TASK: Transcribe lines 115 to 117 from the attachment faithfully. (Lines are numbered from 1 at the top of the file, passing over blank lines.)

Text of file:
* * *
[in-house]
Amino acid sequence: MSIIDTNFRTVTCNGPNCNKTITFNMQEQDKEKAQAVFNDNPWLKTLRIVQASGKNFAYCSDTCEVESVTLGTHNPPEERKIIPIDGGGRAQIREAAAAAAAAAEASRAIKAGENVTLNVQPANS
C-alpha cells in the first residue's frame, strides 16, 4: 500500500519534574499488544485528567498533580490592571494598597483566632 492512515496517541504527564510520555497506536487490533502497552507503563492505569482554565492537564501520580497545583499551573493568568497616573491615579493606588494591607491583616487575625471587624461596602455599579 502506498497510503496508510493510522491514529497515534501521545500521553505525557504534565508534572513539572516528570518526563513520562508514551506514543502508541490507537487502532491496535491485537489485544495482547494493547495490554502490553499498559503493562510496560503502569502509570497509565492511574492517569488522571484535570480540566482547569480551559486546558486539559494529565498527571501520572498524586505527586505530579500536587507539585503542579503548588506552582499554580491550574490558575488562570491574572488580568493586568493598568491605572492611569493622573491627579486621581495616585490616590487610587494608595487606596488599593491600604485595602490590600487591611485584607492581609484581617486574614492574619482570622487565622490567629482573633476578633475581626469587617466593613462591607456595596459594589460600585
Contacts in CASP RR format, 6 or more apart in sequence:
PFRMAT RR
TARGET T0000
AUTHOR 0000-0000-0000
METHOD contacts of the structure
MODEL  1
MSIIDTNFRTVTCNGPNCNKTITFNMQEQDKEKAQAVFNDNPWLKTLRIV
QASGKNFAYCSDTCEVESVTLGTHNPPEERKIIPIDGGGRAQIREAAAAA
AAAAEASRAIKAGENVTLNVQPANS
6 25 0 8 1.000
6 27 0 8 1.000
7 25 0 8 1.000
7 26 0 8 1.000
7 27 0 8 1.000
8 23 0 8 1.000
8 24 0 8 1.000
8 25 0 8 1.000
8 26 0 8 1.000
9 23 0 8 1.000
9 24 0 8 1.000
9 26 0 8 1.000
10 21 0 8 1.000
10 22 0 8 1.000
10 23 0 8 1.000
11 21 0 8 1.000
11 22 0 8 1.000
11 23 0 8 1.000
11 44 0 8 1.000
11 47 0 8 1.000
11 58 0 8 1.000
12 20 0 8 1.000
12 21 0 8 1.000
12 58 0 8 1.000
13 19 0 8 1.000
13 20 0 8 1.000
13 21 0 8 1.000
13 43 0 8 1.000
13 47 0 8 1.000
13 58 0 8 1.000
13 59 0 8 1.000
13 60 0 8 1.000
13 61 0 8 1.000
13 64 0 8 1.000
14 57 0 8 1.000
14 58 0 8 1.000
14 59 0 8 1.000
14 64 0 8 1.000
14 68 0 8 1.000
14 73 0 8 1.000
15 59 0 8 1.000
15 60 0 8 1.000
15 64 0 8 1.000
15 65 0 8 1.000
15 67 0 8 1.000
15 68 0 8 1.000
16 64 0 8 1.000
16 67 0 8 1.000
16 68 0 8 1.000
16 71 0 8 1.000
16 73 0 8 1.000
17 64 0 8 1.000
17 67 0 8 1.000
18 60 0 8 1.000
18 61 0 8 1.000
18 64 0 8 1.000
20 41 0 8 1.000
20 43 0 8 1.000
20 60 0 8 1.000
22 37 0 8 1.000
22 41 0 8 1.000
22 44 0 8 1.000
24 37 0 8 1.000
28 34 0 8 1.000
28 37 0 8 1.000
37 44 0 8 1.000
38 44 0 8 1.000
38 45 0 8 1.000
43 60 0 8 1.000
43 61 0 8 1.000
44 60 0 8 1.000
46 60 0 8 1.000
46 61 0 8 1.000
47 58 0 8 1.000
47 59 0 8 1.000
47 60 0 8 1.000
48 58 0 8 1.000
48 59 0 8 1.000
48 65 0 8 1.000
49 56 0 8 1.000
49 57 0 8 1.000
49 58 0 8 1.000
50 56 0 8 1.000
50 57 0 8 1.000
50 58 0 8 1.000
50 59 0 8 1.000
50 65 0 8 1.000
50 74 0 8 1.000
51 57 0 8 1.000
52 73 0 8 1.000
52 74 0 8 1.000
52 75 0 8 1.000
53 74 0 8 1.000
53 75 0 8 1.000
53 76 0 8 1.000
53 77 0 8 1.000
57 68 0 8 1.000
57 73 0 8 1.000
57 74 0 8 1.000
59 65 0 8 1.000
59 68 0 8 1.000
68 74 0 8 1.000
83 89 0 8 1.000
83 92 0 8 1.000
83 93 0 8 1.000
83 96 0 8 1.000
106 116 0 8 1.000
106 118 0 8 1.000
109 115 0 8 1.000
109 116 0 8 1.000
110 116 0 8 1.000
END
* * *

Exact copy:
83 89 0 8 1.000
83 92 0 8 1.000
83 93 0 8 1.000